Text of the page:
Imagine if Richard Russo climbed into his LL Beans and canoed all the way from Maine to the Northern Minnesota shores of the Big Lake and tapped out a novel in the divey Main Street Café. That novel likely couldn’t hold a candle to Leif Enger’s new novel of small-town life in fictional Greenstone—a place left behind by the closed taconite mine, empty freighter docks, and a moribund downtown movie palace half-heartedly run by the novel’s eponymous protagonist Virgil Wander. Virgil is a kind of washed up this and that who hasn’t quite got over the loss of his parents in a car wreck. When one snowy evening his own car goes flying off Highway 61 into the frigid Lake Superior, he is miraculously rescued by a local beachcombing vagabond.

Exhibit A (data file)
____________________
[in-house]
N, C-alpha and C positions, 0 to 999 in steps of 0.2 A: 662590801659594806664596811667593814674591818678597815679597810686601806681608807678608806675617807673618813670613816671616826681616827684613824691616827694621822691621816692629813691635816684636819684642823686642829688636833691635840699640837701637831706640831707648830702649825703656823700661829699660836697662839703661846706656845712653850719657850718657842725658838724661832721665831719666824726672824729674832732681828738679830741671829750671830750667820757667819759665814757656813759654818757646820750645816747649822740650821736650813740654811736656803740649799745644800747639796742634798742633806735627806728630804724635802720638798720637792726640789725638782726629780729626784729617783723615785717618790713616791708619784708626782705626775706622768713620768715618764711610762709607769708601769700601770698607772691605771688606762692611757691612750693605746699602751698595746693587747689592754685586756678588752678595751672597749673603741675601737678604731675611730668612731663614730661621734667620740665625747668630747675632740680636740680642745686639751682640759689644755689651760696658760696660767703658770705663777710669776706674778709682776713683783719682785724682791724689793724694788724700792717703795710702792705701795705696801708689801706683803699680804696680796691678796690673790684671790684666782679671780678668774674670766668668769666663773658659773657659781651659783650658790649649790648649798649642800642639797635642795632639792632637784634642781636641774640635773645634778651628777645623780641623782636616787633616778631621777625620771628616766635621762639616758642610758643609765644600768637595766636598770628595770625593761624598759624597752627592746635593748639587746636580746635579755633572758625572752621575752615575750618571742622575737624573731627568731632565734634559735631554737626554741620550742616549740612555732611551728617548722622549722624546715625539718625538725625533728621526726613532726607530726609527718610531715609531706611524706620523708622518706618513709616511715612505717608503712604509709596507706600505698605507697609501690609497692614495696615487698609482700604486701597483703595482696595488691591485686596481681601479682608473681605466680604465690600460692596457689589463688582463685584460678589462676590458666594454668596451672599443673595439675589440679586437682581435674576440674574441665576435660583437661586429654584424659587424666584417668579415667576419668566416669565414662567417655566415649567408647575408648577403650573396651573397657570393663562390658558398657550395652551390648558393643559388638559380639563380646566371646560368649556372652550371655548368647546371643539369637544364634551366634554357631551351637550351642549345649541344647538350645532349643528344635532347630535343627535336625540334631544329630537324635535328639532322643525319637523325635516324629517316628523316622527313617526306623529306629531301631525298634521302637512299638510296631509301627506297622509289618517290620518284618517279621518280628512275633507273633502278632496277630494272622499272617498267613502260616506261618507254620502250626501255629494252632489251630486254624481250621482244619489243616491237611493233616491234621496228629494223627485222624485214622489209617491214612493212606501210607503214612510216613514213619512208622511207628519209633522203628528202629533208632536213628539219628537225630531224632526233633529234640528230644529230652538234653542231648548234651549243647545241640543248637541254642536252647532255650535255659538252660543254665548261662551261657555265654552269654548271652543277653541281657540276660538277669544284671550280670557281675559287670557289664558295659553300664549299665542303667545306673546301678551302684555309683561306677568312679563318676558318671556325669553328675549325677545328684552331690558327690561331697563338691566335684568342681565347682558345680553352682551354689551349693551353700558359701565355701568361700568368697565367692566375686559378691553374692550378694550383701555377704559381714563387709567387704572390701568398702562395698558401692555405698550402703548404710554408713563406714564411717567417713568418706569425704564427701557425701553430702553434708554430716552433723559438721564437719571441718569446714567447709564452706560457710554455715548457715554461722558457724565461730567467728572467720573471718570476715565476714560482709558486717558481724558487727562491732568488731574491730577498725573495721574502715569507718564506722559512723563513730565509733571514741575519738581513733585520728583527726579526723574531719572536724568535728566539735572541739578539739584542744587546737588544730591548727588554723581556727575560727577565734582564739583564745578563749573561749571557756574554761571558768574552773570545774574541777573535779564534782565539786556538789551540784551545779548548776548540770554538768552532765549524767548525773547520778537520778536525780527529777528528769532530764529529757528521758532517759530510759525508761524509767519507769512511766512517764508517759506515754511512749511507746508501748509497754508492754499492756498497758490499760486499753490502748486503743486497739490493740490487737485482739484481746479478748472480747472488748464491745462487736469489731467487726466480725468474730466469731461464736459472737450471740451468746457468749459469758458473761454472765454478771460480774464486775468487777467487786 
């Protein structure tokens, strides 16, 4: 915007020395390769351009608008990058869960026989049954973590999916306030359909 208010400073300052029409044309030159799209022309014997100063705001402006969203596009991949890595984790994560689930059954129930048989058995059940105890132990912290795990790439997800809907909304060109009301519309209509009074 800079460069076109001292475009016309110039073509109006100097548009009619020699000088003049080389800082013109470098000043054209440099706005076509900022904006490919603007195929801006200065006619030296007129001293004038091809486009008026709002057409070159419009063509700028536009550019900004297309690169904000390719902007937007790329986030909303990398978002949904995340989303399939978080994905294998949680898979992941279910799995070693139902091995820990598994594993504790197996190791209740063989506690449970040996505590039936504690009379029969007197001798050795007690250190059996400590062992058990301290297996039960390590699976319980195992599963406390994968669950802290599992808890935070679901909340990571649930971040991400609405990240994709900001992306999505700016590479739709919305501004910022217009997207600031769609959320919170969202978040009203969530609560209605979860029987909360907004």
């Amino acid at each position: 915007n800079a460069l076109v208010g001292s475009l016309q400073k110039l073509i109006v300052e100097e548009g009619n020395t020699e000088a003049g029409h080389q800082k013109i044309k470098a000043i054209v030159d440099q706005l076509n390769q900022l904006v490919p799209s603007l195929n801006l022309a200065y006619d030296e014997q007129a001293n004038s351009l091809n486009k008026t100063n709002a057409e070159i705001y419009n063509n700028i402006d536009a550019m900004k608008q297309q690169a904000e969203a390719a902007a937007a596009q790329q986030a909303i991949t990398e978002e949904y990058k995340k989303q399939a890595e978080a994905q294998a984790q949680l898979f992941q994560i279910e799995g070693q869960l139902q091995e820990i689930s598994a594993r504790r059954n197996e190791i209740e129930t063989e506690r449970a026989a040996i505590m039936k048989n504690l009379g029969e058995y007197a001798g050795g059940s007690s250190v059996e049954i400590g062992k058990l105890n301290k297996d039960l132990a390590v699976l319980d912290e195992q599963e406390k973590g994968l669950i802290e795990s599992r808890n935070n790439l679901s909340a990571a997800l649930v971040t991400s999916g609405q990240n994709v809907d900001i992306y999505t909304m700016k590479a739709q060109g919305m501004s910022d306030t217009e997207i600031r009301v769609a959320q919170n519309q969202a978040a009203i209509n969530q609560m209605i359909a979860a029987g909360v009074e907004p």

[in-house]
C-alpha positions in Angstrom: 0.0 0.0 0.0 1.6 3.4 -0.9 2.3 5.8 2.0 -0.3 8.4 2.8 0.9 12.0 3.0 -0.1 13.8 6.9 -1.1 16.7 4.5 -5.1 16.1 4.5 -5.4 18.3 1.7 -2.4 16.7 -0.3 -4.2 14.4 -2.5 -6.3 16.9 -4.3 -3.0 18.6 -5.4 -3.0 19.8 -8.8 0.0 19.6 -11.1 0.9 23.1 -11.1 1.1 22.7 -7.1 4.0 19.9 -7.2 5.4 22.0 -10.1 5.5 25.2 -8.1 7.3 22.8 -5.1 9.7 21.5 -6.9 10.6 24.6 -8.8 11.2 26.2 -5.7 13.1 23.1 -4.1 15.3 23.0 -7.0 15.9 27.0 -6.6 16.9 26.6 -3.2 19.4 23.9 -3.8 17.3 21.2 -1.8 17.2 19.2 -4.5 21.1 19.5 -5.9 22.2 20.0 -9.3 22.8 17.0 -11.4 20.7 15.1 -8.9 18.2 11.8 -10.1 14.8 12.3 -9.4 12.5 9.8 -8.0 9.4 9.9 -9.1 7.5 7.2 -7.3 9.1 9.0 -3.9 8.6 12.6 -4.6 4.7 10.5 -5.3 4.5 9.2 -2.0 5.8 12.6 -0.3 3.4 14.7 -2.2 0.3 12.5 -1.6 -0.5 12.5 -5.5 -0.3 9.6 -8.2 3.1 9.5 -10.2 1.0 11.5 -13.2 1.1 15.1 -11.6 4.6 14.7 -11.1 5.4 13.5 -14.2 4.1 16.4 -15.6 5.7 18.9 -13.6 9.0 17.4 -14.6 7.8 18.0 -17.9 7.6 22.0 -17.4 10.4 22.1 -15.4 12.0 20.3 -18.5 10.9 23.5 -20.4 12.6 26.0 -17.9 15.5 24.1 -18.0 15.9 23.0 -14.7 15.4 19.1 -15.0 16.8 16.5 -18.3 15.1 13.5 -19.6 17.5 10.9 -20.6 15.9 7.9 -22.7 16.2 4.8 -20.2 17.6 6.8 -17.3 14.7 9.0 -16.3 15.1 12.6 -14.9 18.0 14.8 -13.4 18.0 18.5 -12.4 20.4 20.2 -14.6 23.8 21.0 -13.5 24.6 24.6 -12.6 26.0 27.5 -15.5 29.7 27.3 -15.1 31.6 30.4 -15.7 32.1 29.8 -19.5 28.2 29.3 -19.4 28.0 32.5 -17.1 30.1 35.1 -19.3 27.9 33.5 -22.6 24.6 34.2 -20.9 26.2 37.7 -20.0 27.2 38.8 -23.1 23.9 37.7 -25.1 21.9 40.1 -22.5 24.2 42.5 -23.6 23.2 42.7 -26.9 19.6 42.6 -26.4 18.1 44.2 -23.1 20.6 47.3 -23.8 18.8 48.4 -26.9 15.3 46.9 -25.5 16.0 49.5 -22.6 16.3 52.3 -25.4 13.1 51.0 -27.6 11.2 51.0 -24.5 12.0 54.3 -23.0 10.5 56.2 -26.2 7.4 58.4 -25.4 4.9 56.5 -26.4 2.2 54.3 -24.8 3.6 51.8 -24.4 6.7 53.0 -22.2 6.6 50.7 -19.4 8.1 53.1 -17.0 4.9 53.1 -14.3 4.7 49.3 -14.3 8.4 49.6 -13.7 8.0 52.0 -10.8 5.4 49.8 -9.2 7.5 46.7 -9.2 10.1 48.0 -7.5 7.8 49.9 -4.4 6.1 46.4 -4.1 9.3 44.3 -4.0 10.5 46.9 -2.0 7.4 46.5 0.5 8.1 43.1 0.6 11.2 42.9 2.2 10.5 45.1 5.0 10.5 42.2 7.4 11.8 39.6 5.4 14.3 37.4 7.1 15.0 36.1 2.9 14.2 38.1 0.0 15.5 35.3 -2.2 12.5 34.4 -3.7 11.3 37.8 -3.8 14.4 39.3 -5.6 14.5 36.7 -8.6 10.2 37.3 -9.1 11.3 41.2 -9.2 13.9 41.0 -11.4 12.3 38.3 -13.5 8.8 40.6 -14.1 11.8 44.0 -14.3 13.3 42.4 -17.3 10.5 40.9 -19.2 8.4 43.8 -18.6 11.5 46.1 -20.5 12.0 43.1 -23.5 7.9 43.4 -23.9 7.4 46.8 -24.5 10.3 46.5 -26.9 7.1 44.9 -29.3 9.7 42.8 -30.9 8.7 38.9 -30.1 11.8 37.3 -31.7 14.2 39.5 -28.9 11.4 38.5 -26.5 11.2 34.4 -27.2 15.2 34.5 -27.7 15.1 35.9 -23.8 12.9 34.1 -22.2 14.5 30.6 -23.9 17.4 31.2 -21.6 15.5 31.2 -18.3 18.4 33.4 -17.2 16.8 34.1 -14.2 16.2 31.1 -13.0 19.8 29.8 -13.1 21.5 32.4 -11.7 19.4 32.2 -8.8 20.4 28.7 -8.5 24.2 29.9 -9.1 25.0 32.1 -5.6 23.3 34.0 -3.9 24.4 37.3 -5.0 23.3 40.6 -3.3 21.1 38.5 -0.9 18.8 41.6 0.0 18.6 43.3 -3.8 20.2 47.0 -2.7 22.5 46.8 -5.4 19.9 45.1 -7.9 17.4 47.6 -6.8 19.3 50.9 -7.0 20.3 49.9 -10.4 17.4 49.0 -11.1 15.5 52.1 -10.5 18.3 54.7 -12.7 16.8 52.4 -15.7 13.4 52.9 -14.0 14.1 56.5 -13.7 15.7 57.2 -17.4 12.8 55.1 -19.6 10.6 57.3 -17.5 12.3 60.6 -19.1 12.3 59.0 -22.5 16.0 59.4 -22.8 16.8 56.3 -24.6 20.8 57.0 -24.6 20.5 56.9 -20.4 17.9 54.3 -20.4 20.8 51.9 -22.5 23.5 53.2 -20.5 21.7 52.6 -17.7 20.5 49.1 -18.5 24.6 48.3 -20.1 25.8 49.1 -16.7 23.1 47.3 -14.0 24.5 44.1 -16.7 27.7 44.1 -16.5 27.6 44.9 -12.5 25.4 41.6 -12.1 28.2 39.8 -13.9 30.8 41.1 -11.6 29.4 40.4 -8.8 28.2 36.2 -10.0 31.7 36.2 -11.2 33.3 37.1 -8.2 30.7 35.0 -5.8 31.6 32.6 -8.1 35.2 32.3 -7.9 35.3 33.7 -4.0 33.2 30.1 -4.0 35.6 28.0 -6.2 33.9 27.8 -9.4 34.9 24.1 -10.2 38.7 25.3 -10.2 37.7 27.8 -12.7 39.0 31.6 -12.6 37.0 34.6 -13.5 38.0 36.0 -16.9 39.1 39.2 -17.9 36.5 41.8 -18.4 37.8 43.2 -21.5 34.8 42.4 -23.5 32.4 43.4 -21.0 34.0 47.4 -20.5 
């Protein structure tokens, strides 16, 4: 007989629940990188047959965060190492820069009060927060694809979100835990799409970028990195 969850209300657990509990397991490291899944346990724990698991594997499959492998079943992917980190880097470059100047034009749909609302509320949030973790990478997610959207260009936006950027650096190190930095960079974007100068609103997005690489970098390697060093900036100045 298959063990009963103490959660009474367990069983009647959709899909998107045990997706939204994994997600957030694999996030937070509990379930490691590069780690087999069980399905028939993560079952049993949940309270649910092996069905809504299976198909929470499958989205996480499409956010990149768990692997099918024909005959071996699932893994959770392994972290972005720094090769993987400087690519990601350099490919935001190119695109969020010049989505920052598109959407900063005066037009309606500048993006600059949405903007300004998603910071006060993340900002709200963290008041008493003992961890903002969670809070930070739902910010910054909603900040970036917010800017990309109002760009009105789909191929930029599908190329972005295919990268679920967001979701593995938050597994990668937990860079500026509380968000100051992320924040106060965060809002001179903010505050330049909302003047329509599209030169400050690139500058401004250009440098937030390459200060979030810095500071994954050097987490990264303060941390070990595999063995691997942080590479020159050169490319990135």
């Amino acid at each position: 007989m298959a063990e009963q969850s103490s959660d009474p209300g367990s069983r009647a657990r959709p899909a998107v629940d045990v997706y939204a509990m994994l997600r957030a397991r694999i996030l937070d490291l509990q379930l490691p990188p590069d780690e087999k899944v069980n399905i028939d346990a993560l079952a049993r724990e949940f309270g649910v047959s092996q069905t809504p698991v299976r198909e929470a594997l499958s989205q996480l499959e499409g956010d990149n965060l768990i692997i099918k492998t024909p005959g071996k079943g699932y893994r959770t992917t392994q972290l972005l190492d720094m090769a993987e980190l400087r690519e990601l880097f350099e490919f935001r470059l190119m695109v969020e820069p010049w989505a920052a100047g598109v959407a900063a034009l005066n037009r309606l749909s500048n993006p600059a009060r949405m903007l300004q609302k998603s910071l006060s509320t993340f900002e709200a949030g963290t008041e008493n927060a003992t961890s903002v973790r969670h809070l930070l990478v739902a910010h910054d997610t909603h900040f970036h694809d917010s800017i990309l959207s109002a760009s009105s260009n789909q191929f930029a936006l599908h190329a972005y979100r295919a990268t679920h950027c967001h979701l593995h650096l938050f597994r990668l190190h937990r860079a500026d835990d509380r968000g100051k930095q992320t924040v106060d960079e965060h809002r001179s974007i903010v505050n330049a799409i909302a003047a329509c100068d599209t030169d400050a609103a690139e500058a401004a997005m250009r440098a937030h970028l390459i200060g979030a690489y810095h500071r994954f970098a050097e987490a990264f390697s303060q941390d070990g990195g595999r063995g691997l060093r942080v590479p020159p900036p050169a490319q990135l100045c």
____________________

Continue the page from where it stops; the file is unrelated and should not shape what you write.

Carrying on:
Virgil Wander is full of such wonderfully rich characters. There’s the lackadaisical Sherriff who doesn’t much like his job and wasn’t a very good banker either. Rune, a Norwegian from above the Arctic Circle, is in town in search of information about the son he never knew who disappeared from Greenstone in a single engine plane crossing the lake. Rune is a kite craftsman who constructs intricate shapes of dogs, boats, and anvils that are way out of place in the sky. Soon everyone in town takes a turn flying Rune’s creations from the bluffs. A firm hand on a string attached to a buffeting kite in the sky is as close as any of them come to heaven, especially when their much-anticipated annual festival Hard Luck Days goes terribly wrong.
Enger hit the jackpot with his first novel Peace Like a River, but Virgil Wander is a marvel of imagination, humor, and storytelling that puts that debut in its place. Eat your good-natured heart out Richard Russo.